To be moved, as I was on my visit to Berlin, by the effect that the Berlin Wall had on the day to day lives of friends, neighbours and families it’s necessary to understand a little bit of history.
Following the defeat of Germany at the end of WWII the country was carved up by the victors into four occupied zones. The capital-Berlin, in the Soviet controlled sector- as the seat of control of the Allies was itself subdivided into four.
The intention was to govern Germany as a whole, but the cold war put paid to that. The Federal Republic of Germany (FRG-West Germany) was formed by the French, British and American zones. The Soviet zone became the German Democratic Republic. However the (GDR-East Germany) excluded the Allied controlled West Berlin, which although geographically isolated from the FDR.
West Germany thrived as a western capitalist country, East Germany did not. As a result many East Germans were compelled to take flight to the West. This however was not simply for economic reasons, but also to escape the political persecution experienced under the communist Soviet regime.
From it’s formation in 1949 until the erection of the Wall, huge numbers of professional and skilled workers travelled from East to West Berlin. The opportunities were so much better-and jobs were better paid. Conversely many citizens from the West travelled into East Berlin to benefit from cheaper prices in state subsidised stores. Significantly, huge numbers of East Germans were escaping to non-communist countries via West Berlin.
Such pressures meant that East Germany was threatened with economic collapse.
The solution was the Wall.
Construction of a barbed wire barrier began in 1961. Overnight, between 12 and 13 August 1961 the boundary between the Soviet zone and the western zone was sealed and secured by East German troops. Streets running alongside the barrier were torn to make them impassable to most vehicles. As well as dividing the city, the rest of West Berlin was completely surrounded. At the same time the entire border between East and West Germany was closed.
Later the barbed wire was built up into the full scale Wall. The National People’s Army (of the GDR) and the Kampfgruppen der Arbeiterklasse (Combat Groups of the Working Class) patrolled the East German side, with orders to shoot to kill anyone who tried to defect.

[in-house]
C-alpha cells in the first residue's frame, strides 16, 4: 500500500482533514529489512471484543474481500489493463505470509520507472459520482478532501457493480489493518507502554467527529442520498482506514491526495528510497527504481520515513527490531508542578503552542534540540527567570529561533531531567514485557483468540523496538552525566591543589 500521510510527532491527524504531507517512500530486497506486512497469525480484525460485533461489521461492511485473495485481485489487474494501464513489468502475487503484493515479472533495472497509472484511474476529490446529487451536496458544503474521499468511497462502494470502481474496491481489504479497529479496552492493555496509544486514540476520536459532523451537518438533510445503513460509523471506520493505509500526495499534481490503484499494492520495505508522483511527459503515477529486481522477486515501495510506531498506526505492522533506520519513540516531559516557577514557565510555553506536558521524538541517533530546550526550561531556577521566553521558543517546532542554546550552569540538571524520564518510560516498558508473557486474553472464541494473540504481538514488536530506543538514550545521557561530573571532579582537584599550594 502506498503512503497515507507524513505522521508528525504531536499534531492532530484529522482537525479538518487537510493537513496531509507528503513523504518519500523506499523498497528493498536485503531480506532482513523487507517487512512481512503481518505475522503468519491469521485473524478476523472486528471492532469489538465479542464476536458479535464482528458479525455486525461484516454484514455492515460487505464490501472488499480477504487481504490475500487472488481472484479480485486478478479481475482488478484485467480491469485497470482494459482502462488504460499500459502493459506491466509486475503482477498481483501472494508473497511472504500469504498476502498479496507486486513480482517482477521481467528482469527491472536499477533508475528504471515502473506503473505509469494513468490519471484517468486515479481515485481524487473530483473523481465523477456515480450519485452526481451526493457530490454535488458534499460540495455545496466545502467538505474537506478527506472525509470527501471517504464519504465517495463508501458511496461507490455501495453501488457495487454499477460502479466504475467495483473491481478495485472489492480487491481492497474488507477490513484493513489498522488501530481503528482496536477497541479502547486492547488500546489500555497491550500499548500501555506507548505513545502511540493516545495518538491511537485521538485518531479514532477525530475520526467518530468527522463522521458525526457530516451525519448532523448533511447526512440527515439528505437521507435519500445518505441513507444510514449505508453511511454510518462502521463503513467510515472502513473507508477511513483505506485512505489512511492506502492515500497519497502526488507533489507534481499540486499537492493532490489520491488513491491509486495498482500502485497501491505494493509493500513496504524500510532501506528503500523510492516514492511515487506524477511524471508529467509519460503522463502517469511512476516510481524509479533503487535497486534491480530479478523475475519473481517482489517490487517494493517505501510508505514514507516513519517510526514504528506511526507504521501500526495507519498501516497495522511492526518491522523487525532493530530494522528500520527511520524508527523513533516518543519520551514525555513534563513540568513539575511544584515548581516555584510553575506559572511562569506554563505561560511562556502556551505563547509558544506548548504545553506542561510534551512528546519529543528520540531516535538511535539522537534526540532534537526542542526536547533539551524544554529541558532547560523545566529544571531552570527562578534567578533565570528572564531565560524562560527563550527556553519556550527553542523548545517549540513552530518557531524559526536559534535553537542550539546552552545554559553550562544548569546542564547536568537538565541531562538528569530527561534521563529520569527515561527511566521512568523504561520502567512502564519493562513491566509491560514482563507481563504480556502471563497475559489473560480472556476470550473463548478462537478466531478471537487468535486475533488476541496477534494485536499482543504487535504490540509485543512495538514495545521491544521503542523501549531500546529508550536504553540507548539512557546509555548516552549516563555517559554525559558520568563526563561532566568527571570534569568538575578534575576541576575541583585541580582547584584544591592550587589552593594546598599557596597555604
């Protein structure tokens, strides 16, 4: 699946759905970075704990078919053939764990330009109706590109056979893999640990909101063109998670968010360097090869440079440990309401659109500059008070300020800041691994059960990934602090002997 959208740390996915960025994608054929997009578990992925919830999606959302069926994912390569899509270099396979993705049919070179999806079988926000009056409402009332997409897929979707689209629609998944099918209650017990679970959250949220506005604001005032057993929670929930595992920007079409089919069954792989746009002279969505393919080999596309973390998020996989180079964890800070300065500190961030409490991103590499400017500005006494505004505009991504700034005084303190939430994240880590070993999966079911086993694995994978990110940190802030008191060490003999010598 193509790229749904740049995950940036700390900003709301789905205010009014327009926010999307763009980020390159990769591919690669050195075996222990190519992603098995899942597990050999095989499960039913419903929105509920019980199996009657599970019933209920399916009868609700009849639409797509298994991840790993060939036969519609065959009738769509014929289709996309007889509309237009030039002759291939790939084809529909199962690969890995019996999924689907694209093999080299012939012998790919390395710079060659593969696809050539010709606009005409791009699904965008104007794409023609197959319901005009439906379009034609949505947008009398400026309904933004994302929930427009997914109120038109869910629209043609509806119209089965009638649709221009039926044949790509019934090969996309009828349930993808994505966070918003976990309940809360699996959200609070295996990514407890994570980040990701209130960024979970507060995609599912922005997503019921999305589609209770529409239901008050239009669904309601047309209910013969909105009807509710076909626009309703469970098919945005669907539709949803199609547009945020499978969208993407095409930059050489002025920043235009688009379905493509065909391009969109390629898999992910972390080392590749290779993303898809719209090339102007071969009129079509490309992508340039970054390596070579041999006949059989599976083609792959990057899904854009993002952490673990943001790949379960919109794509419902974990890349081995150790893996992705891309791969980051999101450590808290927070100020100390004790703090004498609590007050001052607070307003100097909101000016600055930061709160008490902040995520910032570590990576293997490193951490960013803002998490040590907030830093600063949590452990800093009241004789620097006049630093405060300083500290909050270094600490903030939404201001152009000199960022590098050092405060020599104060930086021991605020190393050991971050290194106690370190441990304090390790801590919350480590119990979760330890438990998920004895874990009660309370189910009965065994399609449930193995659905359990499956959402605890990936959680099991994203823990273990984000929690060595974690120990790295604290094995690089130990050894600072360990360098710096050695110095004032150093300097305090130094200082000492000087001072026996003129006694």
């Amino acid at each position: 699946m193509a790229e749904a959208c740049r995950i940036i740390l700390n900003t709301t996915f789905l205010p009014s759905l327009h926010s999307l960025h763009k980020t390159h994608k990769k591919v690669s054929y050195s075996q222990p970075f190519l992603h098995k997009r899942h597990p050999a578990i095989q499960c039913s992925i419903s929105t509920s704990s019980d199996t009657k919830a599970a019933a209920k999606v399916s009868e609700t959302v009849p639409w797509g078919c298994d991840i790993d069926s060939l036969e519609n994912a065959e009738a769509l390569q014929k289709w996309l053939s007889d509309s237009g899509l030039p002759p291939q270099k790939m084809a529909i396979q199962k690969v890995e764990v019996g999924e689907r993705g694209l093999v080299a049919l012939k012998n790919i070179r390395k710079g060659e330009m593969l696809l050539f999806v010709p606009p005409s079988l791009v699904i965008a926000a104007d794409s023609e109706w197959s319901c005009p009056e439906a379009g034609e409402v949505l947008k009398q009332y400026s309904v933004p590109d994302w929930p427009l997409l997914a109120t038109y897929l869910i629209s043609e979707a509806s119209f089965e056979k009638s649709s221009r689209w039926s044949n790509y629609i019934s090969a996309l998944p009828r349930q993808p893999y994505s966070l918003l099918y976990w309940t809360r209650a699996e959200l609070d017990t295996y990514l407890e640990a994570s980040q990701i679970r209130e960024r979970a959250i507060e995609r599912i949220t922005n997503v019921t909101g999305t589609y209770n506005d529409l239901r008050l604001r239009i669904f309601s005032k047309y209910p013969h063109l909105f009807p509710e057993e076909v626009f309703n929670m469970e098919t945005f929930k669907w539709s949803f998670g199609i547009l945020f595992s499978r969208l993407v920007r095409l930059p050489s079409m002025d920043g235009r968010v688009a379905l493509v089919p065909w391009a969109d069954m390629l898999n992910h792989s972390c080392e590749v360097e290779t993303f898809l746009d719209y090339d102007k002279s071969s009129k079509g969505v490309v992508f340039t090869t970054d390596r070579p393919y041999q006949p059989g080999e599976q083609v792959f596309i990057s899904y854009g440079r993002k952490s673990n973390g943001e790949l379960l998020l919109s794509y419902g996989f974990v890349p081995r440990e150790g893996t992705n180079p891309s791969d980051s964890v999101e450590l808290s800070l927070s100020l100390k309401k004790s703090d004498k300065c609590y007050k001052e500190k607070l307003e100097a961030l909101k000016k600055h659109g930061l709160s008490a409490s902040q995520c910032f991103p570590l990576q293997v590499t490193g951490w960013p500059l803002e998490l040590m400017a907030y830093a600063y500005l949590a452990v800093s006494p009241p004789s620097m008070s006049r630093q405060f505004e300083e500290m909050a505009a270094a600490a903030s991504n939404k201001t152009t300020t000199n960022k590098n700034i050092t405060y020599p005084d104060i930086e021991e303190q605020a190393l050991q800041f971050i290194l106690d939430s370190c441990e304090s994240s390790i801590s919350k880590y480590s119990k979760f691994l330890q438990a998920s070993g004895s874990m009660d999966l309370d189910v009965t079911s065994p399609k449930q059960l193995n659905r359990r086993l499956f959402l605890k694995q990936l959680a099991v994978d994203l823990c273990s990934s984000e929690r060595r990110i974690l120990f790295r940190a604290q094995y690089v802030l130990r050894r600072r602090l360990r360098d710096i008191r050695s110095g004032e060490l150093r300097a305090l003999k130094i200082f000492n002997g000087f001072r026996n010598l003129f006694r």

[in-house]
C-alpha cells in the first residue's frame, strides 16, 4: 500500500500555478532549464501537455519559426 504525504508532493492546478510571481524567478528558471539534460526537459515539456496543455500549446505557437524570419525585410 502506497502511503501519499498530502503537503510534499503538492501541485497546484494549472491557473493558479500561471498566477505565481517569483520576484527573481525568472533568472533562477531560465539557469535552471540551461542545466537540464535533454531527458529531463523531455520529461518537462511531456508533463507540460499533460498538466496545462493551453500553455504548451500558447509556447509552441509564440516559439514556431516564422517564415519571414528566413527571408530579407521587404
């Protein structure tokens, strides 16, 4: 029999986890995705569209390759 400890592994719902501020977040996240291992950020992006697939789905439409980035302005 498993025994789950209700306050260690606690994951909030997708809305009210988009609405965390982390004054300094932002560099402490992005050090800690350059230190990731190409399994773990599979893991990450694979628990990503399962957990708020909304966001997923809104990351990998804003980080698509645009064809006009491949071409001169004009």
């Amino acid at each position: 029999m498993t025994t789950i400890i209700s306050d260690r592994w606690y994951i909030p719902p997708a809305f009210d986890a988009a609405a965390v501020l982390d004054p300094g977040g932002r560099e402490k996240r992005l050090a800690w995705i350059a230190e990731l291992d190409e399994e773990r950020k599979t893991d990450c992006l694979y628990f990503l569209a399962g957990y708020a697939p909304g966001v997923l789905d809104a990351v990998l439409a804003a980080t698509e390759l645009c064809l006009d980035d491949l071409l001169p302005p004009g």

In 1962 a parallel barbed wire fence was erected in front of the East side of the wall with a 20m (or even wider) strip between it and the Wall. This became known as the “death strip”. There was no cover. In places it was mined and booby trapped with trip wires (as were parts of the whole East/West border). Where there were none, Alsatian dogs were left to roam wild, and hungry. With buildings in the strip of no-man’s land having been torn down, it offered a clear field of fire to the watching guards.
Overnight, families, friends, lovers were split. East Berliners were cut off, and West Berlin was left isolated (there remained a safe land and air route in and out).
Many lost their lives trying to escape from East to West. In August 1962, 18 year old bricklayer Peter Fechter attempted to flee with is friend Helmut Kulbeik.
Their plan was to hide in a carpenter's workshop, near the wall in Zimmerstrasse and, after observing the border guards from there, to jump out of a window into the death-strip. Then they were to run across it, and climb over the 2 m (six foot) wall topped with barbed wire into the Kreuzberg district of West Berlin near Checkpoint Charlie.
While both reached the wall, guards fired at them. Although Kulbeik succeeded in crossing the wall, Fechter, still on the wall, was shot in the pelvis in plain view of hundreds of witnesses. He fell back into the death-strip on the Eastern side, where he remained in view of Western onlookers, including journalists. Despite his screams, he received no medical assistance. He bled to death after about an hour.
Chris Gueffroy was the last person to die attempting to escape in Ferbuary 1989. His attempt was made with a friend, both of whom believed that the standing order to shoot to kill had been lifted. Climbing the last fence they were discovered and came under fire. He was hit in the chest by 10 shots and died in the border strip.
Only 10 months later, the Wall fell.
Standing in front of the remaining parts of the wall makes it’s history so very real. No more so than reading a graffiti message on it’s eastern side:
“To Astrid. Maybe one day we will be together.”